Zuberi Badili was politicized by the Sagon Penn incident in San Diego in 1985, a case of police harassment, misconduct and brutality. In that same year, at the urging of his childhood friend, Nomalanga, he joined the A-APRP, channeling his frustration with the system into an organized collective that had a clear objective and a strategy to achieve it. He worked for several years in the California chapter, organizing programs at San Diego State U and Univ. of CA at San Diego, forging relationships with indigenous organizations in the area and taking part in cultural events, women’s programs and community events such as the annual Marcus Garvey Day. After relocating to Chicago, Zuberi worked diligently with the Illinois chapter, designing shirts, fundraising, and helping to facilitate orientations, African Liberation Day, recruitment drives and speaking engagements for Kwame Ture, formerly known as Stokely Carmichael, who was an A-APRP organizer as well. Zuberi remained a committed A-APRP cadre member for the rest of his life. He was always willing to share his knowledge and skills with us, whether repairing our laptops or helping us find a good car. We know without a doubt that he loved his family. He considered being Ananda’s father one of his greatest joys and responsibilities—and he worked to be excellent at it.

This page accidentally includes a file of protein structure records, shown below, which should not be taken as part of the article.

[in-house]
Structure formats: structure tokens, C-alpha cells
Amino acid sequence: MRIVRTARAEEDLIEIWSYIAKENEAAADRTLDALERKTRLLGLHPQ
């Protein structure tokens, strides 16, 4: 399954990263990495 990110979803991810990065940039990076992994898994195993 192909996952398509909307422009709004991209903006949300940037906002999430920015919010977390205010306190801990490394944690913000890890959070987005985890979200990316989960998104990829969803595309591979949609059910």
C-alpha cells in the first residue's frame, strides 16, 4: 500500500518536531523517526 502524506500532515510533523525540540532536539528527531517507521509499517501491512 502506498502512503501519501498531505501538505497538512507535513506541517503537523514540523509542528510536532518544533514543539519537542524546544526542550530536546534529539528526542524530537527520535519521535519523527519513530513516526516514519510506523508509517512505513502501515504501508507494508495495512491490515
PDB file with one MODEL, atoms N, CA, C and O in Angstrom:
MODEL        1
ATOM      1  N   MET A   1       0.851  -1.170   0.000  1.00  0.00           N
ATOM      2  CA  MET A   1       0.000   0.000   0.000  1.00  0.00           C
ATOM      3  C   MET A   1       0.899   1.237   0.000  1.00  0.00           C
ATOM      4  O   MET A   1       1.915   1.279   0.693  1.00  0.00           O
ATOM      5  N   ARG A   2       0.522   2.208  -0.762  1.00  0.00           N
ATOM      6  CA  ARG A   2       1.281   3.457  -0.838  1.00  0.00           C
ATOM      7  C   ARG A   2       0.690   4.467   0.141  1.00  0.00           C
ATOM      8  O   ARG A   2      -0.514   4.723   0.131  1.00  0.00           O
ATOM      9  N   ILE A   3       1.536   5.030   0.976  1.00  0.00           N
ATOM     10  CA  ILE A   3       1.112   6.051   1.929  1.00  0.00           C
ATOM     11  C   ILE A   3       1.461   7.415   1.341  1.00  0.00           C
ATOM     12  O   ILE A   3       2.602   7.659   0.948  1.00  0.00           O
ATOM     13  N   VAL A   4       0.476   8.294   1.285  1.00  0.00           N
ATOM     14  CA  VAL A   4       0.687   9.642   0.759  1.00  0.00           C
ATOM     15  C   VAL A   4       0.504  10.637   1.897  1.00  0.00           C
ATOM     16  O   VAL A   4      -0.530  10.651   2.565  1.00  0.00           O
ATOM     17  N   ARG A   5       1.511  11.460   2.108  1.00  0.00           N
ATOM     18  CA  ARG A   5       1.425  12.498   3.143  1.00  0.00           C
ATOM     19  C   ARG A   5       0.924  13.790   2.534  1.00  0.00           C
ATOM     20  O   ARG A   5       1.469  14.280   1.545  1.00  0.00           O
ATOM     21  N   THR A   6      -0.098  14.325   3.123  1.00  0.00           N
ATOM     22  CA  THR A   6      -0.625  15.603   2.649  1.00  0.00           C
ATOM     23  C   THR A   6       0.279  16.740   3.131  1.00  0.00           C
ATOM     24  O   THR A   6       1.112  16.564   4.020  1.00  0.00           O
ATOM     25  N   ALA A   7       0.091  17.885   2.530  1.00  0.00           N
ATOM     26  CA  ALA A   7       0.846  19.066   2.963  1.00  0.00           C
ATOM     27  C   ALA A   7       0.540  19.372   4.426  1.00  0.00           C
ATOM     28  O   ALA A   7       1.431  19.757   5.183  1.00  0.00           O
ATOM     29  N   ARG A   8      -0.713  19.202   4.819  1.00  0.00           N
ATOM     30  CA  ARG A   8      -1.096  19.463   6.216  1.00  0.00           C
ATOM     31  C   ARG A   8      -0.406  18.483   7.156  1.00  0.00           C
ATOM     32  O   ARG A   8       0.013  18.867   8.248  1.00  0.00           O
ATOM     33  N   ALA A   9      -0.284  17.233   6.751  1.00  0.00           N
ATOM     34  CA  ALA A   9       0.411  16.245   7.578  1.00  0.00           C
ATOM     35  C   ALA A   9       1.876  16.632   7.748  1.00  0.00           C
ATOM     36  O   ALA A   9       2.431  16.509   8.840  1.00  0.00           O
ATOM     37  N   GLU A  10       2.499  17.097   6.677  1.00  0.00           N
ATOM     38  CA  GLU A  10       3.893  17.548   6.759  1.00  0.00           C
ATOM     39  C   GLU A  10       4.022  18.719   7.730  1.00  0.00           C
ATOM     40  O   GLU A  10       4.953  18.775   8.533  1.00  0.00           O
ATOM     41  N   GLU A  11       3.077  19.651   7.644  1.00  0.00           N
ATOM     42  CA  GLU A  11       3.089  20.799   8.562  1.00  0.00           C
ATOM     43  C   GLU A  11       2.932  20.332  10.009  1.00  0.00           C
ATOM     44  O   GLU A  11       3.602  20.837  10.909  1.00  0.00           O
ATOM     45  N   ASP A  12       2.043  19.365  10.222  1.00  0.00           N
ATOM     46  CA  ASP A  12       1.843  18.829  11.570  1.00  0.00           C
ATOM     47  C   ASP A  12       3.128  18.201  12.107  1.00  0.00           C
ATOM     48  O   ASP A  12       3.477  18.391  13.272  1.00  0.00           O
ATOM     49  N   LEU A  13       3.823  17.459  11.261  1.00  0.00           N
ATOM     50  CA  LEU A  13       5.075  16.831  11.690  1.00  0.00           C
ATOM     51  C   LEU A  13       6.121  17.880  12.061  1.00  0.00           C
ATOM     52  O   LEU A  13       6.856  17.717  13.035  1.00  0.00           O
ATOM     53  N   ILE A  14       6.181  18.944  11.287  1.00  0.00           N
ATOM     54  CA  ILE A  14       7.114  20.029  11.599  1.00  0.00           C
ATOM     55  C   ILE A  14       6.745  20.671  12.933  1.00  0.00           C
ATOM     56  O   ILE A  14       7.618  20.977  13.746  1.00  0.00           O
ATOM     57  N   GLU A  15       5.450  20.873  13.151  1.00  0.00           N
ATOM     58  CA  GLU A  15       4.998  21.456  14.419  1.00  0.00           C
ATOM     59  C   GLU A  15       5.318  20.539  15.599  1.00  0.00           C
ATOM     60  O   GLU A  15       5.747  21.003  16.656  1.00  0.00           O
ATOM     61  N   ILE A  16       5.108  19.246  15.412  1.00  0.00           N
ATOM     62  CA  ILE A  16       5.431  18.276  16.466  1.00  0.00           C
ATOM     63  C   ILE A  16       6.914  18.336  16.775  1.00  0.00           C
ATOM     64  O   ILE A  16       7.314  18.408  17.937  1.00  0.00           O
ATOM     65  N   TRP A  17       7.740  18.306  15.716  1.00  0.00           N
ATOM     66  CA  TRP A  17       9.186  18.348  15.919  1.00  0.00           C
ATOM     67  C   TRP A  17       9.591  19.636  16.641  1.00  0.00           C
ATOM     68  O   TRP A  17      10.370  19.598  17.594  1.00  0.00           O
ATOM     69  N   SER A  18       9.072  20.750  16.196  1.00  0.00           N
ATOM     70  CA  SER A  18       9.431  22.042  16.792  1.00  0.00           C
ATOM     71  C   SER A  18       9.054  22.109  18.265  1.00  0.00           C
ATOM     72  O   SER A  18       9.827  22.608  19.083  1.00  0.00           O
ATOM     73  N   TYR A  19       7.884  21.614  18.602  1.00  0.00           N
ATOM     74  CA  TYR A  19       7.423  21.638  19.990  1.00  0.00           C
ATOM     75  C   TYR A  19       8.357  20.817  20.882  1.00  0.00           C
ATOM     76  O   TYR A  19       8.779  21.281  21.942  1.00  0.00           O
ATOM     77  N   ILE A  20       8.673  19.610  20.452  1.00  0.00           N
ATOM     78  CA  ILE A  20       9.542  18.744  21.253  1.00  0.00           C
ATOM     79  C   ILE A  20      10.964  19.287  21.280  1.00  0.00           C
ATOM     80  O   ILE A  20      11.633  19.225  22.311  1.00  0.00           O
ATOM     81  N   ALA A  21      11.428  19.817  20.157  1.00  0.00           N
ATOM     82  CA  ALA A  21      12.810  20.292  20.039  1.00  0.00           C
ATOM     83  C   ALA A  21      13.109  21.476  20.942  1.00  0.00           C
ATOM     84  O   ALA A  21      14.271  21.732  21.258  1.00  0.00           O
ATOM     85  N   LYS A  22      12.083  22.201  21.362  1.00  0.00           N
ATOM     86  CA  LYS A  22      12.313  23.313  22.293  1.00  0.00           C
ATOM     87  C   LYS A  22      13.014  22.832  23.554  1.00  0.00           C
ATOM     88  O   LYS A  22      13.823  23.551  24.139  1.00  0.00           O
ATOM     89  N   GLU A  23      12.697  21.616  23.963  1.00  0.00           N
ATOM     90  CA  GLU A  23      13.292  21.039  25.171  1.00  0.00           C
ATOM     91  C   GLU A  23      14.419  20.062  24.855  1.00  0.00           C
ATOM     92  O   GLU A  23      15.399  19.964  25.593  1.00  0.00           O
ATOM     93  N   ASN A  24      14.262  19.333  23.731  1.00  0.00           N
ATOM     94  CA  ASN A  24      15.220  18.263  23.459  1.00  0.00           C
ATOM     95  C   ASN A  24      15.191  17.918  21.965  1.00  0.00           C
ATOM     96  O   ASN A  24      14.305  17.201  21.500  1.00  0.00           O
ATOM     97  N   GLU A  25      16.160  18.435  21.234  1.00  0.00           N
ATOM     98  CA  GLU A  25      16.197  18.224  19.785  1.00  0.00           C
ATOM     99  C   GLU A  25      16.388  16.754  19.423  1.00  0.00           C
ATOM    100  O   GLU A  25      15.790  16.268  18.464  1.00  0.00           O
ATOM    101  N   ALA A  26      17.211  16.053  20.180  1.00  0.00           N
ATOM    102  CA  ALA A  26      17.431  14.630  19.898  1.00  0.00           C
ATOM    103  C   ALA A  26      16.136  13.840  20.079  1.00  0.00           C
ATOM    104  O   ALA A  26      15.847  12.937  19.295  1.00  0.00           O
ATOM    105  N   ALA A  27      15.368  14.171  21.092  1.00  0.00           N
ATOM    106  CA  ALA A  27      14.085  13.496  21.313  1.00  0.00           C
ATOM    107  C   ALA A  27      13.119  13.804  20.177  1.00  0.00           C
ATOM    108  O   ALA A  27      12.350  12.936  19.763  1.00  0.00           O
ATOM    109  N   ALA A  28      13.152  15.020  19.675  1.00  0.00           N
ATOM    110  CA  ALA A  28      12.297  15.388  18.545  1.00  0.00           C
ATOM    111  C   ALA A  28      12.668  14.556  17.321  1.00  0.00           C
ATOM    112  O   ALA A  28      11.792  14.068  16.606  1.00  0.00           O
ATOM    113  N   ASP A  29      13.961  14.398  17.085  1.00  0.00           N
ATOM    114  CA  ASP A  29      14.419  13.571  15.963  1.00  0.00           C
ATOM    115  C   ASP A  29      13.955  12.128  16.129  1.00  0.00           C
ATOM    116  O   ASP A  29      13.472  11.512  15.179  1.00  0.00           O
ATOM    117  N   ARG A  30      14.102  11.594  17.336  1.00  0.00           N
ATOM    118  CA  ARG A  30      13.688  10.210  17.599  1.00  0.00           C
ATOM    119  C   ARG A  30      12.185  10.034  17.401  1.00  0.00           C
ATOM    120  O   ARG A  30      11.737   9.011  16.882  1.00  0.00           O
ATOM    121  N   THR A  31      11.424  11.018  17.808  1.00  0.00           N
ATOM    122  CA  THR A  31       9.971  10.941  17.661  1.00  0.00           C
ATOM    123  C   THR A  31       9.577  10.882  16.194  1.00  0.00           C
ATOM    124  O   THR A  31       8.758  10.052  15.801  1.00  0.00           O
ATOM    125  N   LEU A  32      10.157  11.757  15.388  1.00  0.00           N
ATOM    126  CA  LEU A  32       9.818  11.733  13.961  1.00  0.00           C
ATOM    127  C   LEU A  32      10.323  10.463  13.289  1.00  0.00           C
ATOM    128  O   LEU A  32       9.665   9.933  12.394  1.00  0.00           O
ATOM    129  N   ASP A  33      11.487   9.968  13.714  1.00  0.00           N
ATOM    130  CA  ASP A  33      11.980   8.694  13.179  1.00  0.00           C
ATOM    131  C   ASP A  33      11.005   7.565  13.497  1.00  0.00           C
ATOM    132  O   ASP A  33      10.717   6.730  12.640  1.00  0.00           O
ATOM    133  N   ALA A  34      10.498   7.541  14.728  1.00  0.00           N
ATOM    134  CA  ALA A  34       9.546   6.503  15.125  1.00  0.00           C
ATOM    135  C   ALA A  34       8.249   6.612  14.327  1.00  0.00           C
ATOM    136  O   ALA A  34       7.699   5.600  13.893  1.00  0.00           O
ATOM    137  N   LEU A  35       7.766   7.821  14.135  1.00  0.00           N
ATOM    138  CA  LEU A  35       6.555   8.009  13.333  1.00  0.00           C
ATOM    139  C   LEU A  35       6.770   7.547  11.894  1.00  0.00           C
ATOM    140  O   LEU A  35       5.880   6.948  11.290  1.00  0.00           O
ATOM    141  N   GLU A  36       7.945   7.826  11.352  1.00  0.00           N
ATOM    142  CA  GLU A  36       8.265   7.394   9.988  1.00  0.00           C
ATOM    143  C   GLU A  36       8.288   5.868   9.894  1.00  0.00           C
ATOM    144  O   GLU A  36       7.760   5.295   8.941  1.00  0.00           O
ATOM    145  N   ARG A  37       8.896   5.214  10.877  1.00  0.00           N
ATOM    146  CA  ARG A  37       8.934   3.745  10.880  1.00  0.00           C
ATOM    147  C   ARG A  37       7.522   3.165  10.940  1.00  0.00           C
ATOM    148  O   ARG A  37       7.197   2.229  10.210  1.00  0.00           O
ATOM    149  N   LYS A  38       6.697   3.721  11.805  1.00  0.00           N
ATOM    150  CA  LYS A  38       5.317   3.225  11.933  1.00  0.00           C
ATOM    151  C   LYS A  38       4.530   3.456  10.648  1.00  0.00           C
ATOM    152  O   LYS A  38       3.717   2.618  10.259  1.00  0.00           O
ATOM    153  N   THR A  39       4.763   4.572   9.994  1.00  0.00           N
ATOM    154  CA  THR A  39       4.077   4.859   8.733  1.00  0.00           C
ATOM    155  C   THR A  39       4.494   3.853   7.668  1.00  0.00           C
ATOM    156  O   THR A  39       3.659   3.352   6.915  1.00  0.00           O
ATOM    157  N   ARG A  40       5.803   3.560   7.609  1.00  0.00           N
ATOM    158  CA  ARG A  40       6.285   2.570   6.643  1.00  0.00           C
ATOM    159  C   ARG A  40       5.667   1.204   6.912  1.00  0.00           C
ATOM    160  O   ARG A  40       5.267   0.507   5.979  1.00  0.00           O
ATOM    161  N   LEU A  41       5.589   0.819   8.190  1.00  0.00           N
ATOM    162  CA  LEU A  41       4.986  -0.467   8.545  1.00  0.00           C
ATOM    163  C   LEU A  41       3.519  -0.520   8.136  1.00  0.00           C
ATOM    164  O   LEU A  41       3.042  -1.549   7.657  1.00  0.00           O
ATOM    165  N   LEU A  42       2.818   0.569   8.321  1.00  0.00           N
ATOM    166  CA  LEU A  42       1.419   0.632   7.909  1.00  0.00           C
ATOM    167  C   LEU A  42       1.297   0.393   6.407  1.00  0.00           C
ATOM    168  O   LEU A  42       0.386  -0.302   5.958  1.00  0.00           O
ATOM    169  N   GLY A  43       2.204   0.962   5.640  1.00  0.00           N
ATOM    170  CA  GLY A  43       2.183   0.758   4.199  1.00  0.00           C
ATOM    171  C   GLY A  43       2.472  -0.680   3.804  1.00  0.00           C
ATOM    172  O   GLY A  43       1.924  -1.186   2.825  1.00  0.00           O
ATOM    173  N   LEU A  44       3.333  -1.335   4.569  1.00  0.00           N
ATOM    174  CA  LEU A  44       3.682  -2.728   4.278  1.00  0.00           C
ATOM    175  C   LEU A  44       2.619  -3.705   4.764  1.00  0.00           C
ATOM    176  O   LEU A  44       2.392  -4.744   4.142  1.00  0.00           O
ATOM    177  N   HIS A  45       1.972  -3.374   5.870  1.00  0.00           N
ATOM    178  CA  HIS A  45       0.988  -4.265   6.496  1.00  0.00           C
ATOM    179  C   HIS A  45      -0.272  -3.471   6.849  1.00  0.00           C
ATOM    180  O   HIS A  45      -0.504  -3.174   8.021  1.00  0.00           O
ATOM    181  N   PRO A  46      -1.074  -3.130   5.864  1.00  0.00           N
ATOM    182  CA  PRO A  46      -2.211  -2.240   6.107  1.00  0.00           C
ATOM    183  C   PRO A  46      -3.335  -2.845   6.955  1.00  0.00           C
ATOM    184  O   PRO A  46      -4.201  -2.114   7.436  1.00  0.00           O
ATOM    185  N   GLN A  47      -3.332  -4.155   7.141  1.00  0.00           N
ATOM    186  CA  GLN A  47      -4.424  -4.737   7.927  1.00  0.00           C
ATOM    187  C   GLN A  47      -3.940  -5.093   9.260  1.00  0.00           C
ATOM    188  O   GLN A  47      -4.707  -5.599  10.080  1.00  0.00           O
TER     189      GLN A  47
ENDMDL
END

Zuberi will now become an ancestor. His contributions are engraved in our consciousness and will forever manifest through our continuous work for our objective of Pan-Africanism, the total liberation and unification of Africa under scientific socialism. Zuberi Badili joins the pantheon of warriors for truth, justice and human dignity and we will forever call his name.
|Born||October 27, 1960
San Diego CA, United States
|Transitioned||July 25, 2019